The Moms-staged parade to the podium was all for show, scripted to grab a few headlines in a desperate attempt to remain relevant.
“The law just changed, and we were responding,” Moore said. “We’re still hoping to get more guidance from the state, but we were in the process of reviewing the challenged books. Even before the new law, we had gone through a weeding process and removed about 30 books prior to the end of the last school year.”
Moore had hoped the review process was the beginning of a new, more-cooperative relationship with Pippin on the book issue.
Then he was blindsided.
“Nobody saw this coming,” Moore said, adding that neither Pippin nor anyone on the board had given him any advance notice of the Moms’ ambush.
To be sure, our School Board has no rule requiring its members to warn the superintendent when they know a major brouhaha is brewing, But, as Barenborg said, it should be done as a professional courtesy.
“I would do it,” she said. “I think most of the other board members would do it.”
It’s difficult to believe Jackie Rosario – the Moms’ most dependable ally on the board – didn’t know Pippin’s game plan, given her role in the mix-up that immediately preceded Amanchukwu’s antics at the podium.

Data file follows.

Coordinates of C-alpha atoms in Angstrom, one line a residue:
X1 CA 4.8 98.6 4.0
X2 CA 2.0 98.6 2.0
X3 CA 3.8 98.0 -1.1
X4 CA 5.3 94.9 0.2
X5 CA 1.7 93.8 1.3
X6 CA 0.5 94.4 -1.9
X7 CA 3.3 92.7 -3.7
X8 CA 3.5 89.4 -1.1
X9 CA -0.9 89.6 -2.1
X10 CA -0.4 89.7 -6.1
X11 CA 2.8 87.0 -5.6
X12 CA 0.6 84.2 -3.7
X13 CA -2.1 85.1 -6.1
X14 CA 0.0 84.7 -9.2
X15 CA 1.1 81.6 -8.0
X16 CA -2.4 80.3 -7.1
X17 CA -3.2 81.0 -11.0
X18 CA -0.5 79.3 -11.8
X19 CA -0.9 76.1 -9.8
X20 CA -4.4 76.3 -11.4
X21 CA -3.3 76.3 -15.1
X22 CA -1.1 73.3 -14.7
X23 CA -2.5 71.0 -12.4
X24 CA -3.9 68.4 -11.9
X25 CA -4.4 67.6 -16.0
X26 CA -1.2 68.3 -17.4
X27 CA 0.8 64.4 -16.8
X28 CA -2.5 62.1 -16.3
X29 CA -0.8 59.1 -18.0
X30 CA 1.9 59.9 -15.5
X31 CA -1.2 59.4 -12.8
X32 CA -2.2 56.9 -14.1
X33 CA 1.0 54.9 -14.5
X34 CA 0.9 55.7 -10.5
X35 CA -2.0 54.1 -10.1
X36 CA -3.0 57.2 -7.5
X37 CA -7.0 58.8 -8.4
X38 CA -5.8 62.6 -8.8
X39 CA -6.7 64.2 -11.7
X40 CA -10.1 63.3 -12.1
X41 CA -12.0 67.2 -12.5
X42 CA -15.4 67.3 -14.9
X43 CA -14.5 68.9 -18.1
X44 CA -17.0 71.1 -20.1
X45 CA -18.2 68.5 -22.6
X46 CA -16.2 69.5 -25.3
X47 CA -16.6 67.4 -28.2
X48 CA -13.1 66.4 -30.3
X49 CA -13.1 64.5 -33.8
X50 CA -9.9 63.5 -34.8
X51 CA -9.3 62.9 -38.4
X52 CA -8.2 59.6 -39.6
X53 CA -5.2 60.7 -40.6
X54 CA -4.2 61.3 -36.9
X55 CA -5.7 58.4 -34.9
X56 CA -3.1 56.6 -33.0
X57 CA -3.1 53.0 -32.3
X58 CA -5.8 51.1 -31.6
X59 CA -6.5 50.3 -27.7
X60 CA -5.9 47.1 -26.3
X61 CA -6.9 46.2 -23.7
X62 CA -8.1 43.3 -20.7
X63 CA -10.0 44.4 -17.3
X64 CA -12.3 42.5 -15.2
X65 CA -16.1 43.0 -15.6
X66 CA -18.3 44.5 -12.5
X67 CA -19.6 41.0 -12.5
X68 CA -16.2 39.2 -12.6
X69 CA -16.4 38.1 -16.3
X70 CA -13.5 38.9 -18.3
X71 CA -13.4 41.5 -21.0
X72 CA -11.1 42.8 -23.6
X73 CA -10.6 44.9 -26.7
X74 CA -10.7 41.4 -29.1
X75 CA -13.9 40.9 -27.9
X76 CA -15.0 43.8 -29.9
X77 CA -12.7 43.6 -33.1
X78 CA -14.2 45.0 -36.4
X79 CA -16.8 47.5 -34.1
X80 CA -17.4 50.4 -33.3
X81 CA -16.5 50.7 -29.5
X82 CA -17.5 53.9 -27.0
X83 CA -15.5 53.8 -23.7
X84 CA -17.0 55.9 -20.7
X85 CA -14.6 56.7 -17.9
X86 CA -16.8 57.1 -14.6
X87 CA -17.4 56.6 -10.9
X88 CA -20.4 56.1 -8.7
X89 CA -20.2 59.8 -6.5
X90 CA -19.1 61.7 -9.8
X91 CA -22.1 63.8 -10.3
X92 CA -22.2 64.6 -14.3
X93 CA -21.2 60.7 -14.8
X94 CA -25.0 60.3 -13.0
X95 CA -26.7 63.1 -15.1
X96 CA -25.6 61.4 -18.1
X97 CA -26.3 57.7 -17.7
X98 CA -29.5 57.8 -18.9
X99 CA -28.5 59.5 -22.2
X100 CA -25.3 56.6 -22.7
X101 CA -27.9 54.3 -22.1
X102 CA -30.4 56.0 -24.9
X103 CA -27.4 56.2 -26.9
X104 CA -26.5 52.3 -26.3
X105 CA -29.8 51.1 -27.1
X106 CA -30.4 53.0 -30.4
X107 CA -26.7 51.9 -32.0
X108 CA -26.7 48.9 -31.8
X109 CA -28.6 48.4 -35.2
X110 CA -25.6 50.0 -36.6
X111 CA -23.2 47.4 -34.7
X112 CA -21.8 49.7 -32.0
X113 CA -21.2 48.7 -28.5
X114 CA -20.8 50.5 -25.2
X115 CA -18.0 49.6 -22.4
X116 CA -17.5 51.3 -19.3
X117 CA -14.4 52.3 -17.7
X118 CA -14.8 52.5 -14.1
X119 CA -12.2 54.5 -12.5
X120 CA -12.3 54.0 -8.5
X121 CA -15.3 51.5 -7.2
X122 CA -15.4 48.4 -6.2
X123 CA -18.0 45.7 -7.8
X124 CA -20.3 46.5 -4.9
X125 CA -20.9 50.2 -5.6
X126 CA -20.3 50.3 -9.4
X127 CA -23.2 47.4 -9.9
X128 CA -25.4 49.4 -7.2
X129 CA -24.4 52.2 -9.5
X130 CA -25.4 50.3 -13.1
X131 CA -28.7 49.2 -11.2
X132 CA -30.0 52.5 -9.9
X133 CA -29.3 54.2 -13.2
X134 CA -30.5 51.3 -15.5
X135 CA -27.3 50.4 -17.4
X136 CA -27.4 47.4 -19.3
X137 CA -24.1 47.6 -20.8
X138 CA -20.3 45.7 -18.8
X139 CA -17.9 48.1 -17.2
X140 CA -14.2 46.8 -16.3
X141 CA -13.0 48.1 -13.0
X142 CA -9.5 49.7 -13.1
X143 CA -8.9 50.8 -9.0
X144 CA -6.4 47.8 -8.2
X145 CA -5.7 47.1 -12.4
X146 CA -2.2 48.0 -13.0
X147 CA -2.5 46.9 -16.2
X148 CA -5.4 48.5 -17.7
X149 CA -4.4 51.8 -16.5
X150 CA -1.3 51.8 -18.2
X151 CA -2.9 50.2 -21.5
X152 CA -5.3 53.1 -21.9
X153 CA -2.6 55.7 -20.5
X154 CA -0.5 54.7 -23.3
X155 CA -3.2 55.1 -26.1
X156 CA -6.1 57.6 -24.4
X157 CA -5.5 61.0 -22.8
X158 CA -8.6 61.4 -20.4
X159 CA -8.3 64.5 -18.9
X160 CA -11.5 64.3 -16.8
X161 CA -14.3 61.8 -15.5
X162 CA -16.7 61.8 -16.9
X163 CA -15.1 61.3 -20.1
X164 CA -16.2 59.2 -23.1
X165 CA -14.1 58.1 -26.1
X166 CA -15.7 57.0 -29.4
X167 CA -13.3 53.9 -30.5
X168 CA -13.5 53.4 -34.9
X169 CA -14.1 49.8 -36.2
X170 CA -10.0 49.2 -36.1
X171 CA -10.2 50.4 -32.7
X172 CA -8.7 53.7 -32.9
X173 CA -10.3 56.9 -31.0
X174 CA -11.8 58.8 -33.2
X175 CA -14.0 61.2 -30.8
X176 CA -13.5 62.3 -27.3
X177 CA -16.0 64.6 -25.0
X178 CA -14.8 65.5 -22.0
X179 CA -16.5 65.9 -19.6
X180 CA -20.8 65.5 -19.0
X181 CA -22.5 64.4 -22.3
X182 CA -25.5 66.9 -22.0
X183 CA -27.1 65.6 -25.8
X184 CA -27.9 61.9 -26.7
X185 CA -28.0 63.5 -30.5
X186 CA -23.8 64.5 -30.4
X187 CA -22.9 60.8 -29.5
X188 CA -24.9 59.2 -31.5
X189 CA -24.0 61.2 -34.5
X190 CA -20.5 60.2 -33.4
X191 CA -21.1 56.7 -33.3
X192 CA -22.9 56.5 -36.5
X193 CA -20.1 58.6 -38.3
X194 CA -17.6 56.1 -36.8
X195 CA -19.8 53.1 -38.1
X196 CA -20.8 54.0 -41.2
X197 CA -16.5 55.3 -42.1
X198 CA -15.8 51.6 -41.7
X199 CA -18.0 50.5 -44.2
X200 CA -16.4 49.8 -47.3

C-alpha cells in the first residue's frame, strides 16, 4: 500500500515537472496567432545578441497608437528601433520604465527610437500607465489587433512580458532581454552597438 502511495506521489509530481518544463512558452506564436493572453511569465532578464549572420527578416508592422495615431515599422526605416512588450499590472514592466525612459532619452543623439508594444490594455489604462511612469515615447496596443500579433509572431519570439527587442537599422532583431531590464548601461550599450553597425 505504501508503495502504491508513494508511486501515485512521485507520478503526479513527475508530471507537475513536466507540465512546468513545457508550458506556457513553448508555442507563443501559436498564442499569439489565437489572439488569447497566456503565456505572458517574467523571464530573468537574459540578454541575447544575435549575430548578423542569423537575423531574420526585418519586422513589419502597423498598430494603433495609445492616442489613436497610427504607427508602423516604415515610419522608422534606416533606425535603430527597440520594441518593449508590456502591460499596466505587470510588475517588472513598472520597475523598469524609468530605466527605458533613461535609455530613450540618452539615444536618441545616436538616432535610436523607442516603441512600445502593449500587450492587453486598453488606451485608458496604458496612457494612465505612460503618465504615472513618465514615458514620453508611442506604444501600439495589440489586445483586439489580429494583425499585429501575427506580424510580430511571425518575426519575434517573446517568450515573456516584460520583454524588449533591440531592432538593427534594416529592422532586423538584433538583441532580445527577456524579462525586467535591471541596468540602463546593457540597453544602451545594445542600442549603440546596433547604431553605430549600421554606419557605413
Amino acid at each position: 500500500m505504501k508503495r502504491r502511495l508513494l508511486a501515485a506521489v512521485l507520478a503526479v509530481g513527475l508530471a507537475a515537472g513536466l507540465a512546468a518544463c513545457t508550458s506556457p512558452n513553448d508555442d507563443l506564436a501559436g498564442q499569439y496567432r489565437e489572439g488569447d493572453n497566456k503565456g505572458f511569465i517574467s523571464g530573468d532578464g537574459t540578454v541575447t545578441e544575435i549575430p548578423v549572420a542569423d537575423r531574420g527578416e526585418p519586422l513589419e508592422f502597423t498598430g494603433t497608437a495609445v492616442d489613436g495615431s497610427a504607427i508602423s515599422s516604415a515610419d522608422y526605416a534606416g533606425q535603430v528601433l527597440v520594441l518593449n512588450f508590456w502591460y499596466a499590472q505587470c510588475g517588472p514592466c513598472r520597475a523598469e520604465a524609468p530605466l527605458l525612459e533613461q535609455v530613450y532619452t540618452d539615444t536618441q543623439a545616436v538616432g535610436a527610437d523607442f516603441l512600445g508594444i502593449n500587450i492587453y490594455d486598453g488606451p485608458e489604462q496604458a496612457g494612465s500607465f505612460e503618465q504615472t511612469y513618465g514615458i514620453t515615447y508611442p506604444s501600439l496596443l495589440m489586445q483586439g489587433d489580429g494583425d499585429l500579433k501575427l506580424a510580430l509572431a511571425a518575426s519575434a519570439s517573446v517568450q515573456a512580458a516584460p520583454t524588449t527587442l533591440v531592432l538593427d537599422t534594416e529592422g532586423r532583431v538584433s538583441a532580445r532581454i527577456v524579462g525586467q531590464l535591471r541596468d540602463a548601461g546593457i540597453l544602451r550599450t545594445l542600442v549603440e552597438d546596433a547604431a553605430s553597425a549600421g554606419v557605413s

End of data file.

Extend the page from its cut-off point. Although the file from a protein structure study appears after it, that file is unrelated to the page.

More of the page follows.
The last to address the board during the three-hour public-comment session, Amanchukwu’s speaker’s form was briefly misplaced, and he responded in a confrontational and accusatory tone, as if it had been intentionally hidden.
As Jones searched for the form, Rosario assured her that Amanchukwu had submitted one.
Somehow, she knew.
The form was eventually found and Amanchukwu began by spouting anti-abortion rhetoric before moving on to read his assigned book excerpt. He quickly reached a sexually explicit passage and Jones stopped him, but he ignored her request and continued on.
Jones tried repeatedly to stop him, assuring him that the book would be removed, but Amanchukwu kept reading, even after she gaveled him. Eventually, a district staffer took away the microphone.
Amanchukwu argued that he had a right to read the excerpt, but after giving him multiple warnings, Jones had no choice but to ask sheriff’s deputies assigned to the meeting to remove him from the chamber.
Once outside the building, Amanchukwu complained to deputies that his paperwork had been hidden, adding, “And had I not had someone contact one of the conservative-leaning board members to make sure the information gets up there, I would not be allowed to speak.”
Amanchukwu later posted a video of the entire podium episode on social media, where it went viral, and the threatening phone calls and emails began.